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Hoffmann, R. A wiki for the life sciences where authorship matters. Nature Genetics (2008)

Murine Pkd1 is a developmentally regulated gene from morula to adulthood: role in tissue condensation and patterning.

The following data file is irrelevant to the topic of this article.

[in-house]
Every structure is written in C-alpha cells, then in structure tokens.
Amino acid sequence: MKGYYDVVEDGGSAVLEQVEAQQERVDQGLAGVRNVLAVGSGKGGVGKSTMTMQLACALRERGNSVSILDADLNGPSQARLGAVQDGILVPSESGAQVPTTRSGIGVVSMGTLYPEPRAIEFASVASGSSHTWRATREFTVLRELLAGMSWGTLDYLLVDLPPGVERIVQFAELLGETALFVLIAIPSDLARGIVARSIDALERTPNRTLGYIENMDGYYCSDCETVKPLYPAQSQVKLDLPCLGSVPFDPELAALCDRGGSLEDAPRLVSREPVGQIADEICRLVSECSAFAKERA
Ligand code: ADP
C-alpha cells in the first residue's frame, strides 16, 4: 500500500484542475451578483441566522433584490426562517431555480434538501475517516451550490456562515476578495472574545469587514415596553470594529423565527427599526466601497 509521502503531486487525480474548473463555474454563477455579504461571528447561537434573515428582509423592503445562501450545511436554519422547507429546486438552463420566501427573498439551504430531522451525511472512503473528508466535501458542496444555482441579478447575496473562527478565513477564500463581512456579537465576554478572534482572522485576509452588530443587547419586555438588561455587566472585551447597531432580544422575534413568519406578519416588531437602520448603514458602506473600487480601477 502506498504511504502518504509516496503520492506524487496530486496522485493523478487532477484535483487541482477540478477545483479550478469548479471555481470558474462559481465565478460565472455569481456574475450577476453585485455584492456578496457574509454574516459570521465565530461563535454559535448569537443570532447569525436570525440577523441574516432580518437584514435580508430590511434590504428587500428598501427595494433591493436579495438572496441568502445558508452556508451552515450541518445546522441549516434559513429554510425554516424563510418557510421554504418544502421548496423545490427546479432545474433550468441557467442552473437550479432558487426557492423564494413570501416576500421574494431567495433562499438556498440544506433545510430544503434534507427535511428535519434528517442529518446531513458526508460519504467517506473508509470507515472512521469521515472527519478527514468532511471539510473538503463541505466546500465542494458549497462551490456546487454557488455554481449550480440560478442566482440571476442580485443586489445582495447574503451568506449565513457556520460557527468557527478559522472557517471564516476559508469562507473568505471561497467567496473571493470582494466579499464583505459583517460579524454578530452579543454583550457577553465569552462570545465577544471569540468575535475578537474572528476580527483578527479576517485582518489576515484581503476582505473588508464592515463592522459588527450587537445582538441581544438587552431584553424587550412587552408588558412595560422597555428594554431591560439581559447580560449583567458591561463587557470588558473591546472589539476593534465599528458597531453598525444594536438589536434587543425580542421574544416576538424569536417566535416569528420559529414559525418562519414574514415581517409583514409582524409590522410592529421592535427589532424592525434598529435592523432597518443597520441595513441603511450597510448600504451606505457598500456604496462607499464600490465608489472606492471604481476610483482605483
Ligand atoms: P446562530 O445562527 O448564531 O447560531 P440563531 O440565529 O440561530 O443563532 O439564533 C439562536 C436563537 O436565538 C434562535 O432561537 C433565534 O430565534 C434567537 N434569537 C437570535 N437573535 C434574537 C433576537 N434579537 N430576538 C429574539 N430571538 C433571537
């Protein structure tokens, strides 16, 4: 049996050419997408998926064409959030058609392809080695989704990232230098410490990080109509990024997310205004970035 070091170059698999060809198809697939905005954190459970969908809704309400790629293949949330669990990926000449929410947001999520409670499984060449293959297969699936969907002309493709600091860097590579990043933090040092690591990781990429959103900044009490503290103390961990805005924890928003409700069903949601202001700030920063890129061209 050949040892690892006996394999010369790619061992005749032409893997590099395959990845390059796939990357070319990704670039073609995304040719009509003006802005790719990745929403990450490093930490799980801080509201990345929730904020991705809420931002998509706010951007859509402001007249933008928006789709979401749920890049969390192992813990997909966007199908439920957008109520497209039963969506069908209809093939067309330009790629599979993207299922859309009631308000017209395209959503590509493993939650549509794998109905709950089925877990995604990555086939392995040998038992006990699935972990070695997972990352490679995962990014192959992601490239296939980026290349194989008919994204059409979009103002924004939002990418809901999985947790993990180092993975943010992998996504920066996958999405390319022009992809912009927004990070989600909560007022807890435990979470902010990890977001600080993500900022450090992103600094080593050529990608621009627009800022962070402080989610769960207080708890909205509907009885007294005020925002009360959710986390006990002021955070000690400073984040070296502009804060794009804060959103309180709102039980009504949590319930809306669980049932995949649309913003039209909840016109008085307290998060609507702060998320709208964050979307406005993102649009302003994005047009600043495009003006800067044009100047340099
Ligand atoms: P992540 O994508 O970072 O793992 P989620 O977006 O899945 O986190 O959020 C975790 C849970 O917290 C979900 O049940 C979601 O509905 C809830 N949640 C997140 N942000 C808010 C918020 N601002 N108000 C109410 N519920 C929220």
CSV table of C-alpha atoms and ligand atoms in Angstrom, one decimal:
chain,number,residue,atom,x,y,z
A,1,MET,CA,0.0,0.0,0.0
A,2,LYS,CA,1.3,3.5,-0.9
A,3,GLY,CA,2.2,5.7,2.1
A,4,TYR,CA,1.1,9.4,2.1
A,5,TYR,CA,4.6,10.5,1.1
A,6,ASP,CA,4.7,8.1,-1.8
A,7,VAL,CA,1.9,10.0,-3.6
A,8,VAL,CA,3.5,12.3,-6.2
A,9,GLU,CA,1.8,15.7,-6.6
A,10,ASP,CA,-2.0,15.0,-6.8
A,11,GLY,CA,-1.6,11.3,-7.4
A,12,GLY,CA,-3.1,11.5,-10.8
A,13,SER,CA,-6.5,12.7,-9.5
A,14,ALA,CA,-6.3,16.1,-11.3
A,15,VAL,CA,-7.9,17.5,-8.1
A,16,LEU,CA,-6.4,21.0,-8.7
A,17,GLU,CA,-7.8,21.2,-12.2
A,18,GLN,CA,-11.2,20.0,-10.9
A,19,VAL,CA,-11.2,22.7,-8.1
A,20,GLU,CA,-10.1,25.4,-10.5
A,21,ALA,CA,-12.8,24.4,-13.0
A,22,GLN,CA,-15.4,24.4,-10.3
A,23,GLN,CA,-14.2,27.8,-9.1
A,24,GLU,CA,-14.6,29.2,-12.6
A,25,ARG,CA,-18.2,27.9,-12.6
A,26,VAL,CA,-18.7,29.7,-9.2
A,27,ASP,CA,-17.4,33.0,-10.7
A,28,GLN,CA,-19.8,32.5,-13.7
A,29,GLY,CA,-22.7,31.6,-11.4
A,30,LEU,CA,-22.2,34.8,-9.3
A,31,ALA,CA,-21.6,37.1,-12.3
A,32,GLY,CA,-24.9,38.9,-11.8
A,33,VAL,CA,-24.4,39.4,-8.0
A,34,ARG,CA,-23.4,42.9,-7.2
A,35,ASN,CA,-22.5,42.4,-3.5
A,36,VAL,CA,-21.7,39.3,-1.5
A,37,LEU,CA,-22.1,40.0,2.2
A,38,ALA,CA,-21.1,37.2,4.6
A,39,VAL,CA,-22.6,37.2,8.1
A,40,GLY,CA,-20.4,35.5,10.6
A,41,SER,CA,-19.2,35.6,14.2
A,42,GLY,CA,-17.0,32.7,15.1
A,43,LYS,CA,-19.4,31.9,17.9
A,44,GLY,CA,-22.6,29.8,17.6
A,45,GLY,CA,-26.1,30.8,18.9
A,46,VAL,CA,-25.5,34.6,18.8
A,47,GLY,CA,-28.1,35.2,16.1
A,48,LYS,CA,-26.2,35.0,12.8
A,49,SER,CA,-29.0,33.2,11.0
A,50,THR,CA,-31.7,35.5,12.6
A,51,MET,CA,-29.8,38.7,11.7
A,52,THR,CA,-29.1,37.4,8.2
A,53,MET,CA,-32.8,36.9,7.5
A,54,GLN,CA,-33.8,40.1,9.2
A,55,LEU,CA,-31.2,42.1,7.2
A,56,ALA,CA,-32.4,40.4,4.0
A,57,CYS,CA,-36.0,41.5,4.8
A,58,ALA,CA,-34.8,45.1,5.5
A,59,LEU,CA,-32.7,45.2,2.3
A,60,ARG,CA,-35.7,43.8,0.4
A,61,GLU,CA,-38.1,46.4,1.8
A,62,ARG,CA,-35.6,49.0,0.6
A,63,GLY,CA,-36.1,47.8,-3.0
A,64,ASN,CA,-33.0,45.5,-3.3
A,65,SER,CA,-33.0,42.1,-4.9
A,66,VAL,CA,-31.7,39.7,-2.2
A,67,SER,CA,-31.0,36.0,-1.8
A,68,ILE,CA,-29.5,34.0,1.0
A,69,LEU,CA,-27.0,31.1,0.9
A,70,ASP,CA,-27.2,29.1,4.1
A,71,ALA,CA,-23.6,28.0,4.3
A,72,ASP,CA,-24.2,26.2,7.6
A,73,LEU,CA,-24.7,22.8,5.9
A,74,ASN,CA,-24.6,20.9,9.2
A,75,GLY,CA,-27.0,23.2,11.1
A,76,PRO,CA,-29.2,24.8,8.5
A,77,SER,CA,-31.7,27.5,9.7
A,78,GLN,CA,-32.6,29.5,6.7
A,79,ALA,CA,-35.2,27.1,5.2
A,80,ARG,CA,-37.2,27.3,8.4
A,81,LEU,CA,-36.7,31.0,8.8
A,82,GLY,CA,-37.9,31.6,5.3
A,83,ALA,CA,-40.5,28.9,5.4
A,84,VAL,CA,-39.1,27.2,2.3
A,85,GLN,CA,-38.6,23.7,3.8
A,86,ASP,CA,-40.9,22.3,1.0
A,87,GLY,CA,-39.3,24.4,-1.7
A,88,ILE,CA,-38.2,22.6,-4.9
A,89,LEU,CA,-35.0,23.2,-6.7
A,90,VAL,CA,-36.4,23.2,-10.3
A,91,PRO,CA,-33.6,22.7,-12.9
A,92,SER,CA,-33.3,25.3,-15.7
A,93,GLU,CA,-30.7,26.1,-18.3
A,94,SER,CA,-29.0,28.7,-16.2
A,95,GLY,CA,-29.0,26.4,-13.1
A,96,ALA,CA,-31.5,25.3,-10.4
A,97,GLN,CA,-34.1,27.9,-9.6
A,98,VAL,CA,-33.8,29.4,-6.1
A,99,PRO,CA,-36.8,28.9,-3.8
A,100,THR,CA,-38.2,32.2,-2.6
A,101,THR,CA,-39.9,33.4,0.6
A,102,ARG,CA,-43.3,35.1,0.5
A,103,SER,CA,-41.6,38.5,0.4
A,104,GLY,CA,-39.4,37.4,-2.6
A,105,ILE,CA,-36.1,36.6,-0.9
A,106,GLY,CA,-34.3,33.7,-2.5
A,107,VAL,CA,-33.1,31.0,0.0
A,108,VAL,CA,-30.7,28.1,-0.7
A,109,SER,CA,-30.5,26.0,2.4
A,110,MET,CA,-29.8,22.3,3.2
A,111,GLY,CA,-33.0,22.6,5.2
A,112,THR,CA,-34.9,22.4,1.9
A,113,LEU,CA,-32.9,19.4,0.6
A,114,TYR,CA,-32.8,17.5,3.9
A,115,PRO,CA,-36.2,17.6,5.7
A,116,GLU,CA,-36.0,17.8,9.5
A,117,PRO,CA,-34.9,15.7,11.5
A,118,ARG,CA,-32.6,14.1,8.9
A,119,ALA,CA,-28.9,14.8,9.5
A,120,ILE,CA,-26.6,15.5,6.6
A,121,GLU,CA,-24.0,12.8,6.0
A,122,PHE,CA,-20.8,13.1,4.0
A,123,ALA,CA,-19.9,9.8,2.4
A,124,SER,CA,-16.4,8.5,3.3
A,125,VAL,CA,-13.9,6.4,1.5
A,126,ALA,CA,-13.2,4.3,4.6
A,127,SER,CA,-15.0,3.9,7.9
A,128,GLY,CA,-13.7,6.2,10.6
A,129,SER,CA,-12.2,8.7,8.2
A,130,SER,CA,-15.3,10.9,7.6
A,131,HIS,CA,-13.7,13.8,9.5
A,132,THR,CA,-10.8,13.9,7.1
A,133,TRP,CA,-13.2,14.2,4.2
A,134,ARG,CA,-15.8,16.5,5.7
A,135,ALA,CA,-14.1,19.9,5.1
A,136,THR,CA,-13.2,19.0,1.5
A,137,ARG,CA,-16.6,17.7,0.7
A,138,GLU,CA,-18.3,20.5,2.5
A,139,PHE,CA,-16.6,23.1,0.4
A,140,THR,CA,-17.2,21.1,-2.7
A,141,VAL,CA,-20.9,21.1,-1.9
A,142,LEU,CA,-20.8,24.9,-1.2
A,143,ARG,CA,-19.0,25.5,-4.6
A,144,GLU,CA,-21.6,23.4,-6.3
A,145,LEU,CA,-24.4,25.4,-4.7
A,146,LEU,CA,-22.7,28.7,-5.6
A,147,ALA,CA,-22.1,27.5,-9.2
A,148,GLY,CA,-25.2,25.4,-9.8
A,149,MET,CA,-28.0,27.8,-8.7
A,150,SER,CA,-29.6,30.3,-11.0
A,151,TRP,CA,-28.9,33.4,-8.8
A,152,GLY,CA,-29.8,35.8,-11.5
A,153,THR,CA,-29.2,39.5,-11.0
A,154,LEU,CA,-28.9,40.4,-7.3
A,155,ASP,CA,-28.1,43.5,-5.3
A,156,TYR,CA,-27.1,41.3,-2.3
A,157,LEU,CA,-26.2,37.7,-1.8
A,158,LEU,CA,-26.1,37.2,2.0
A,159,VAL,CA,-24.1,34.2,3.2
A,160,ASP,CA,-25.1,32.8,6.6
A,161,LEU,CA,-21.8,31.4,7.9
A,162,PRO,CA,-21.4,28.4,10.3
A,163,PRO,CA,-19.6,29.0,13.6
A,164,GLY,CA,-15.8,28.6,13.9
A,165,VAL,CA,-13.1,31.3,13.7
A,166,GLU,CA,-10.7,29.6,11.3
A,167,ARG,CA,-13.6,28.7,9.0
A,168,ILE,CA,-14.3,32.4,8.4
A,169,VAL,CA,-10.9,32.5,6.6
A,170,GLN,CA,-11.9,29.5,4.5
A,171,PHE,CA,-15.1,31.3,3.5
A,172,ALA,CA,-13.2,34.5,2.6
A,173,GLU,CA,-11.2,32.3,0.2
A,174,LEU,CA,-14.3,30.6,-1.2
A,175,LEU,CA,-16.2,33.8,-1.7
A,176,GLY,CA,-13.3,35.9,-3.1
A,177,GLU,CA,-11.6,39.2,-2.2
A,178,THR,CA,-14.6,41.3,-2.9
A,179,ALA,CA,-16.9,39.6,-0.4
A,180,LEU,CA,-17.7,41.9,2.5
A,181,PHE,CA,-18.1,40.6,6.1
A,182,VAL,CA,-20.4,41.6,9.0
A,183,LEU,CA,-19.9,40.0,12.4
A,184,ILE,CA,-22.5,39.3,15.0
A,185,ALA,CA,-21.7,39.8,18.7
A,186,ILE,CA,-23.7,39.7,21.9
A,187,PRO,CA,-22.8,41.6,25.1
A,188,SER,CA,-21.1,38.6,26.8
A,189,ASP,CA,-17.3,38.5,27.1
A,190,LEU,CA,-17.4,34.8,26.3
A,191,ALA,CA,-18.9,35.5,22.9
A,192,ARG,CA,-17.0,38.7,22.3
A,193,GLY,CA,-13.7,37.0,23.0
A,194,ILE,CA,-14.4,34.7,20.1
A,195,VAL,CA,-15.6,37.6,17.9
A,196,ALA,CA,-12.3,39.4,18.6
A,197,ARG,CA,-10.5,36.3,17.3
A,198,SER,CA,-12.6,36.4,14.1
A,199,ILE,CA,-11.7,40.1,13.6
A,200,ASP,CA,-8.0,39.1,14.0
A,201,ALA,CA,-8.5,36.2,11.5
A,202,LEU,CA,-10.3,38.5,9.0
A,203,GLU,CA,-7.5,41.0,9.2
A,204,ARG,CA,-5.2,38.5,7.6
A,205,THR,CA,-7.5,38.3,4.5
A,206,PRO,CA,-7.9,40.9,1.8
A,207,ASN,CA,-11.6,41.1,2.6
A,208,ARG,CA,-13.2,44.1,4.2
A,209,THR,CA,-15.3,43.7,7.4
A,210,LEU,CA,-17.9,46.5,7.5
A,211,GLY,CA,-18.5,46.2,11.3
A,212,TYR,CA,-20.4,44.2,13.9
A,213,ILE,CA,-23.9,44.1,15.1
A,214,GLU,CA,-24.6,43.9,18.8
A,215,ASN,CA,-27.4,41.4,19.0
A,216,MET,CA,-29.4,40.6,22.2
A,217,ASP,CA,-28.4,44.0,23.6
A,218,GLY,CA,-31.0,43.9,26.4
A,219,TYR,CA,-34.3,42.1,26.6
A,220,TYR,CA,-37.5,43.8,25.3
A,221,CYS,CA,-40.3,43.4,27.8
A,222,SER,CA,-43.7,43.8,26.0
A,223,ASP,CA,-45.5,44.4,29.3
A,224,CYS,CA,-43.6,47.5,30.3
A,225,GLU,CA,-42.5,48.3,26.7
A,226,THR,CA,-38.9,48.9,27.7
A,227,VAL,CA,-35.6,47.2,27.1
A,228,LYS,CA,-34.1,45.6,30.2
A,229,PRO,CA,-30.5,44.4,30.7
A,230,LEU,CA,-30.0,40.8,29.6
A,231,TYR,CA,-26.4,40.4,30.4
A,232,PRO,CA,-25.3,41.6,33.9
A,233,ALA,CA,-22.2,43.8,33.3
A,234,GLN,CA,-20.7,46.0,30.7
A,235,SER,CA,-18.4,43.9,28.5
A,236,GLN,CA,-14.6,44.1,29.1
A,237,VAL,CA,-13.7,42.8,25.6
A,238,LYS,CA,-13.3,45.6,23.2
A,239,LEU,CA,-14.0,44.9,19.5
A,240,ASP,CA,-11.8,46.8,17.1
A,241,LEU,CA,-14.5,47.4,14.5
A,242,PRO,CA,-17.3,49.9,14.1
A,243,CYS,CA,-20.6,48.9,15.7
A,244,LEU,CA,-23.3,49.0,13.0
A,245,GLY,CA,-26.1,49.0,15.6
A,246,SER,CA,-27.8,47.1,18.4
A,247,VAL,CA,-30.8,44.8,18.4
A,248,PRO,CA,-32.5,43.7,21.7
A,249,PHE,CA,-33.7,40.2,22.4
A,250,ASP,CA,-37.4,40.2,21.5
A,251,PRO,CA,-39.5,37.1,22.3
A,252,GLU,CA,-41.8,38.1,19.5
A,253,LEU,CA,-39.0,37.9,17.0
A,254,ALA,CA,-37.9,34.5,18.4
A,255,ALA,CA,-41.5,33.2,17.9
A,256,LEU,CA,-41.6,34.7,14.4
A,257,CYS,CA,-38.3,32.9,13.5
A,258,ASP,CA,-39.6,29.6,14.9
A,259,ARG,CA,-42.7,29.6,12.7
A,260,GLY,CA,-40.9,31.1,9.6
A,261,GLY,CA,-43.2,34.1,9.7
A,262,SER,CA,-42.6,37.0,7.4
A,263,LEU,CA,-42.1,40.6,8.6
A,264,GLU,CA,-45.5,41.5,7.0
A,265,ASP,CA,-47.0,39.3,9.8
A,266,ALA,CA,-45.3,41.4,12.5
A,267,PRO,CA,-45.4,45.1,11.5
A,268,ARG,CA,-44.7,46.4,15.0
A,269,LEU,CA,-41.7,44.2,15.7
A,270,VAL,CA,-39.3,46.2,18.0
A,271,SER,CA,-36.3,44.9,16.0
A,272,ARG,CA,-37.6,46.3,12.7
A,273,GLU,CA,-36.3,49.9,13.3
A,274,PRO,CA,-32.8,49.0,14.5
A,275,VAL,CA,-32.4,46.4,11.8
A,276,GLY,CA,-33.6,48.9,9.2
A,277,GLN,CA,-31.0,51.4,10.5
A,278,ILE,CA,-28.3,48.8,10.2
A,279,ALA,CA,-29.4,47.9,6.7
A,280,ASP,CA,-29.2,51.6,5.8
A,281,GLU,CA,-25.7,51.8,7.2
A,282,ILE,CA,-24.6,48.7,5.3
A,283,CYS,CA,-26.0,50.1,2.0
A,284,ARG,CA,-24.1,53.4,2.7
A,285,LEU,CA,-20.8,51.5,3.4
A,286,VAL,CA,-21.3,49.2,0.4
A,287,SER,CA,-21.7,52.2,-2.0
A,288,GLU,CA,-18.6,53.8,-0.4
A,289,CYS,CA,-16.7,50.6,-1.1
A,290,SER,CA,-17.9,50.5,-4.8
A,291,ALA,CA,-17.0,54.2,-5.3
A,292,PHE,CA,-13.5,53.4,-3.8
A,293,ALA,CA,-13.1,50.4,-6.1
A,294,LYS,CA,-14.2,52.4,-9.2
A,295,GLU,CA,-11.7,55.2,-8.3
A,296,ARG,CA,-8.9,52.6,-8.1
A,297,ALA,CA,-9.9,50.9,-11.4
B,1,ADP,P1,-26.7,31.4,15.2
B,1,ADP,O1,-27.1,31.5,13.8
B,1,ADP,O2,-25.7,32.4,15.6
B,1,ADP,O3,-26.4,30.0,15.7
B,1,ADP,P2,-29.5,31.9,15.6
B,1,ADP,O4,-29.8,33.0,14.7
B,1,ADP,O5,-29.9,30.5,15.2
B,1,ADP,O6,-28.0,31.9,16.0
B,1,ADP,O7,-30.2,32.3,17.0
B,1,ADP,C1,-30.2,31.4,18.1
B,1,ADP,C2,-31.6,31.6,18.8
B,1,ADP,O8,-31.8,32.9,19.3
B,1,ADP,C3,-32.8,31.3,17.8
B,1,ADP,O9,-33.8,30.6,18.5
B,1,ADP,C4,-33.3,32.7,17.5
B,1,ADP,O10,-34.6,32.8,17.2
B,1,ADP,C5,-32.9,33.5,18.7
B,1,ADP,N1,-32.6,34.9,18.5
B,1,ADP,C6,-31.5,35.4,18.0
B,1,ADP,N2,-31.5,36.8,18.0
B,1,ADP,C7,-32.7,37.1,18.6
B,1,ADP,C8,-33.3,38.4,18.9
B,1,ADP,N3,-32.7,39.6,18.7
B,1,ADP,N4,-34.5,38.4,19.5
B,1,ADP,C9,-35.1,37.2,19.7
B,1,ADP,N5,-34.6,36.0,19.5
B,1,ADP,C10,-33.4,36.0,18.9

PKD1 is the most common genetically mutated gene involved in autosomal dominant polycystic kidney disease (ADPKD). Our previous studies have shown that the pathogenesis of human and murine polycystic kidney disease (PKD) involves failure to switch out of a renal developmental program, suggesting a role for PKD1 in development. To investigate this hypothesis, we have cloned a portion of the murine Pkd1 gene and characterized the fetal to adult tissue expression pattern of Pkd1. We chose to clone the transmembrane region of Pkd1, a region prone to mutations in ADPKD. The transmembrane coding region (2.6 kb) has 80.3% nucleotide homology with human PKD1 and 85.3% amino acid similarity. The cloned murine Pkd1 fragment closely resembles that of human PKD1 with respect to both genomic size and exon/intron position. We have demonstrated that this Pkd1 region is not conserved in lower organisms and is mammalian specific. A detailed expression analysis of Pkd1 revealed expression as early as the morula stage and in ES cells with differential expression levels in various tissues/organs throughout development. Highest expression levels were observed in the early condensing mesenchyme of primitive mesoderm and ectoderm. Pkd1 was also expressed at high levels in developing neural tube, neural crest derivatives, prechondrogenic tissue, metanephros, bladder, salivary glands, lung, and blood vessels with lower expression levels in other organs and tissues. Specific spatial and temporal patterns of Pkd1 expression were demonstrated in individual organs, such as lung, kidney, brain, indicating it is highly developmentally regulated. Particularly high levels persisted in mature derivatives of neural tube, neural crest, chondrogenic tissue, metanephros, and lung. In summary, our data suggest that Pkd1 has at least two cellular functions, one a basic function involved in early tissue condensation processes, and the other a mammalian-specific function, that evolved with tissue patterning and tubulogenesis in metanephric and pulmonary development.[1]


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